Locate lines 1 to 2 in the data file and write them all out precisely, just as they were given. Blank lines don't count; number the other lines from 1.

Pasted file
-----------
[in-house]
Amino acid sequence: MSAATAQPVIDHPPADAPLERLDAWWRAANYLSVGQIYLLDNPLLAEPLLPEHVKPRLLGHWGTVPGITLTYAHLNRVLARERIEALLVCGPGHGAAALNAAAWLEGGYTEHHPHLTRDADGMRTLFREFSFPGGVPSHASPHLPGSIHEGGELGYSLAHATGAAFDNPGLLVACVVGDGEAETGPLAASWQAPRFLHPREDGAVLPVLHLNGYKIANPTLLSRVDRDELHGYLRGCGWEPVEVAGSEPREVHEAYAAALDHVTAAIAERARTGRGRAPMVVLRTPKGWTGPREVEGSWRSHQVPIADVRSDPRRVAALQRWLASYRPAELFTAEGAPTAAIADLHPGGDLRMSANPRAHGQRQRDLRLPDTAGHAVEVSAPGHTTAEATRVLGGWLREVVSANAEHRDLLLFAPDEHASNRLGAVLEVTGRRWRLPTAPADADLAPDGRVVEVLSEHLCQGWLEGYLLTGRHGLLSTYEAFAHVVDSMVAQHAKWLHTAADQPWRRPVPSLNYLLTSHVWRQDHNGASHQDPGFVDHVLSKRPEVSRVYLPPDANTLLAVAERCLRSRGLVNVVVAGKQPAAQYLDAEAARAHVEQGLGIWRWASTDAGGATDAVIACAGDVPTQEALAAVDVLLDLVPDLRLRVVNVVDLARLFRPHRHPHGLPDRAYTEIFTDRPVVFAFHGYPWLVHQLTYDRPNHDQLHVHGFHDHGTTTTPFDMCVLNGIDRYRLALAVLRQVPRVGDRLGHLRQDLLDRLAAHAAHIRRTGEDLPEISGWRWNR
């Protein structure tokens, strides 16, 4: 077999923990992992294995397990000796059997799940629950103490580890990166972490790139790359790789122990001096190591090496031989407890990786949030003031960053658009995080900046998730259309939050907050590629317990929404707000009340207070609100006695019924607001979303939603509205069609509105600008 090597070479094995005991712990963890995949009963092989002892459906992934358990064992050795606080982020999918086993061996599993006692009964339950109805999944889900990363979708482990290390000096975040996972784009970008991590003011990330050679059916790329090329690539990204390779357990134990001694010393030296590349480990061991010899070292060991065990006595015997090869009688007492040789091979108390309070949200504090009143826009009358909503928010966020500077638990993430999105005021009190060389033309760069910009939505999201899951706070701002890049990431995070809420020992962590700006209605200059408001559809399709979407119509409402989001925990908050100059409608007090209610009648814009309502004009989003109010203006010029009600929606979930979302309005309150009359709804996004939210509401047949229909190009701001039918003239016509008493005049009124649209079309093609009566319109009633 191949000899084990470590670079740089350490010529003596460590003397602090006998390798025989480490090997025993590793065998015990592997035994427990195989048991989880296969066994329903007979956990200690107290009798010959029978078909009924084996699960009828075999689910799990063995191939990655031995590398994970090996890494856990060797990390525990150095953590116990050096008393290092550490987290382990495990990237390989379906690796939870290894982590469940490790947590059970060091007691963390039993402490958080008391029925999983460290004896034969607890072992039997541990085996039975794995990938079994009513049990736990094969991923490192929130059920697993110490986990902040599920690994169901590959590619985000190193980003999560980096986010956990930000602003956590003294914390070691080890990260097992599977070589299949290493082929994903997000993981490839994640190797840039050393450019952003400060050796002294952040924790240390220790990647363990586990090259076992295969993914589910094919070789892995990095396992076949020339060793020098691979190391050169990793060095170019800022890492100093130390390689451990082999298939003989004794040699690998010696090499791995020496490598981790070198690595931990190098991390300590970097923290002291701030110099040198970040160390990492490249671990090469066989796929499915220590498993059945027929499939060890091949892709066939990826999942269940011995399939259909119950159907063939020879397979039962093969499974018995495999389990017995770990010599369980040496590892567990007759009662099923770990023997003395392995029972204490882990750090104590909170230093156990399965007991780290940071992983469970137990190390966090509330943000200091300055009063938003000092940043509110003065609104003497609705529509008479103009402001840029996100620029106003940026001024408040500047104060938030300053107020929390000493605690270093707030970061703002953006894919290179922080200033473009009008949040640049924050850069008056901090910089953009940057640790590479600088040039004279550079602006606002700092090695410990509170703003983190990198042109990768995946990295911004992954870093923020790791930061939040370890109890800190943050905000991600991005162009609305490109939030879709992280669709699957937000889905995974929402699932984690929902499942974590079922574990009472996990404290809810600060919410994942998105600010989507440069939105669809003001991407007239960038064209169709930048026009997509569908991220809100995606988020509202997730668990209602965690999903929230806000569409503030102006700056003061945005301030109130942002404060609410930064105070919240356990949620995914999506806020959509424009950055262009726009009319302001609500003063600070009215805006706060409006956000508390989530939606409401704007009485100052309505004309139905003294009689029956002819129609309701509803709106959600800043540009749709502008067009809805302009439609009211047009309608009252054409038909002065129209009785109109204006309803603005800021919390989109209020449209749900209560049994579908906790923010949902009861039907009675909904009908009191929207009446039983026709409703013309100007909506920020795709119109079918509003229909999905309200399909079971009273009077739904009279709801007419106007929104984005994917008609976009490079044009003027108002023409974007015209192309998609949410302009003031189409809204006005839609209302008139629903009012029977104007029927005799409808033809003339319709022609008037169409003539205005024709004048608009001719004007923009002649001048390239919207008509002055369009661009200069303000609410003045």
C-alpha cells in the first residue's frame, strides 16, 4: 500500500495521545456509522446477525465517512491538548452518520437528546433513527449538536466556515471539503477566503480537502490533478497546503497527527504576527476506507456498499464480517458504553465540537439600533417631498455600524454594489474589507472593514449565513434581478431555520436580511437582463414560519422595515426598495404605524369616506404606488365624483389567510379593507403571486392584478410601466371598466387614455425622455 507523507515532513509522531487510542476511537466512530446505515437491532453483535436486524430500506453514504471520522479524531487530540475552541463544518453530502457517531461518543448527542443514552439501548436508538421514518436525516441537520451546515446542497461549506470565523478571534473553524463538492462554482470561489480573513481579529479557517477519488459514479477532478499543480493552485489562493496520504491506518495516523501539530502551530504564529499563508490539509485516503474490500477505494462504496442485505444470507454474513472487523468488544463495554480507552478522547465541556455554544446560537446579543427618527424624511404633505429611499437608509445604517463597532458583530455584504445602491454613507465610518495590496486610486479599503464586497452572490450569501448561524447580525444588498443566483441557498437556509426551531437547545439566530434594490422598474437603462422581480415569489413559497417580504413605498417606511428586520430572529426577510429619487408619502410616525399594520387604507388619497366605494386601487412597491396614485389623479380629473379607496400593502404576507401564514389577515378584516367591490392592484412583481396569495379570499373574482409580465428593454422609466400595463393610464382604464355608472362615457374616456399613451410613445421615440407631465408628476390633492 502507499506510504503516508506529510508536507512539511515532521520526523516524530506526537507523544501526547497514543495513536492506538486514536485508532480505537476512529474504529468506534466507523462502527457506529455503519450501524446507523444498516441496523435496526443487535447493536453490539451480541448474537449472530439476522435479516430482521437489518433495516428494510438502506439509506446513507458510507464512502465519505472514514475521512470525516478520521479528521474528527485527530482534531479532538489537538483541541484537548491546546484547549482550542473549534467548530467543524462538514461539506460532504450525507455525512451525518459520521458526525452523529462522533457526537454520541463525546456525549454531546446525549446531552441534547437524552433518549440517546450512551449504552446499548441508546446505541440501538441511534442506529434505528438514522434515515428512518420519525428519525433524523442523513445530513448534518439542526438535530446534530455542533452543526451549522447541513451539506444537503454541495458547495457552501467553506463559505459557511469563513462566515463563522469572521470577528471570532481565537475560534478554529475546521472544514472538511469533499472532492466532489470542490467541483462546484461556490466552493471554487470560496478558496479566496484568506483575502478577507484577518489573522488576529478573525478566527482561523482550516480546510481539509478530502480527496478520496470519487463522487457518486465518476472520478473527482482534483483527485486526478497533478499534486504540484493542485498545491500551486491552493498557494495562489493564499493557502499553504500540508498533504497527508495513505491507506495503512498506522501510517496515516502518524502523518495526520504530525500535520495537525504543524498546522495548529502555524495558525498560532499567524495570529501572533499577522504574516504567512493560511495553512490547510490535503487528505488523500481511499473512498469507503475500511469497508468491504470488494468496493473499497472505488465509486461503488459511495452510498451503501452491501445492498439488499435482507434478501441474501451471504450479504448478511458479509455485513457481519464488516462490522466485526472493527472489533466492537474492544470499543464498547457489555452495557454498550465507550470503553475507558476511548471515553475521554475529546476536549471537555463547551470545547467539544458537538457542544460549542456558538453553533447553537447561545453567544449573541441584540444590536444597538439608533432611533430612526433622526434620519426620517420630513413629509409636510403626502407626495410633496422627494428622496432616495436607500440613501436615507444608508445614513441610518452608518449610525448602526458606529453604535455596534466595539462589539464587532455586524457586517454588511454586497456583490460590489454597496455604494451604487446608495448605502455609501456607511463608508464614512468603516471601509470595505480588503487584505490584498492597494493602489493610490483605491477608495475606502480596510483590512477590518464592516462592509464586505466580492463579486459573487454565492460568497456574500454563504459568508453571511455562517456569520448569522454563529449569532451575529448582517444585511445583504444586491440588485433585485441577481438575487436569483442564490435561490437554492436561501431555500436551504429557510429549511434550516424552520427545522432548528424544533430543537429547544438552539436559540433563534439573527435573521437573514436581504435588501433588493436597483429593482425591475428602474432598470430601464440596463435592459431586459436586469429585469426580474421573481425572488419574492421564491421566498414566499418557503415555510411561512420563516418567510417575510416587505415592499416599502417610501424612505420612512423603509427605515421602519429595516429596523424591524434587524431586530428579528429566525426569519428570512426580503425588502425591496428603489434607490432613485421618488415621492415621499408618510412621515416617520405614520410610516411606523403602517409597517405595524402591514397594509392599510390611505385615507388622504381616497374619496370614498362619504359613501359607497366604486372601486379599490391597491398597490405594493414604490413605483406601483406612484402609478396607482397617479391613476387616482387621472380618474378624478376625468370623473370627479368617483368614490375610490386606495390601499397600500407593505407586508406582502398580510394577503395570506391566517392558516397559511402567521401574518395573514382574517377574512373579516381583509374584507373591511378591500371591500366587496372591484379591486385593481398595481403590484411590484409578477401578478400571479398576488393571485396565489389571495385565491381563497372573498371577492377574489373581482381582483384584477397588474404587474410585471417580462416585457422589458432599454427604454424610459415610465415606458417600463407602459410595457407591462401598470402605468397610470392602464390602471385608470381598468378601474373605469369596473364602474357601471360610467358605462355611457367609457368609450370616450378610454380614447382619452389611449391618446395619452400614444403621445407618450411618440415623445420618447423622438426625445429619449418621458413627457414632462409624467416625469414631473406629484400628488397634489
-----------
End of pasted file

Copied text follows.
[in-house]
Amino acid sequence: MSAATAQPVIDHPPADAPLERLDAWWRAANYLSVGQIYLLDNPLLAEPLLPEHVKPRLLGHWGTVPGITLTYAHLNRVLARERIEALLVCGPGHGAAALNAAAWLEGGYTEHHPHLTRDADGMRTLFREFSFPGGVPSHASPHLPGSIHEGGELGYSLAHATGAAFDNPGLLVACVVGDGEAETGPLAASWQAPRFLHPREDGAVLPVLHLNGYKIANPTLLSRVDRDELHGYLRGCGWEPVEVAGSEPREVHEAYAAALDHVTAAIAERARTGRGRAPMVVLRTPKGWTGPREVEGSWRSHQVPIADVRSDPRRVAALQRWLASYRPAELFTAEGAPTAAIADLHPGGDLRMSANPRAHGQRQRDLRLPDTAGHAVEVSAPGHTTAEATRVLGGWLREVVSANAEHRDLLLFAPDEHASNRLGAVLEVTGRRWRLPTAPADADLAPDGRVVEVLSEHLCQGWLEGYLLTGRHGLLSTYEAFAHVVDSMVAQHAKWLHTAADQPWRRPVPSLNYLLTSHVWRQDHNGASHQDPGFVDHVLSKRPEVSRVYLPPDANTLLAVAERCLRSRGLVNVVVAGKQPAAQYLDAEAARAHVEQGLGIWRWASTDAGGATDAVIACAGDVPTQEALAAVDVLLDLVPDLRLRVVNVVDLARLFRPHRHPHGLPDRAYTEIFTDRPVVFAFHGYPWLVHQLTYDRPNHDQLHVHGFHDHGTTTTPFDMCVLNGIDRYRLALAVLRQVPRVGDRLGHLRQDLLDRLAAHAAHIRRTGEDLPEISGWRWNR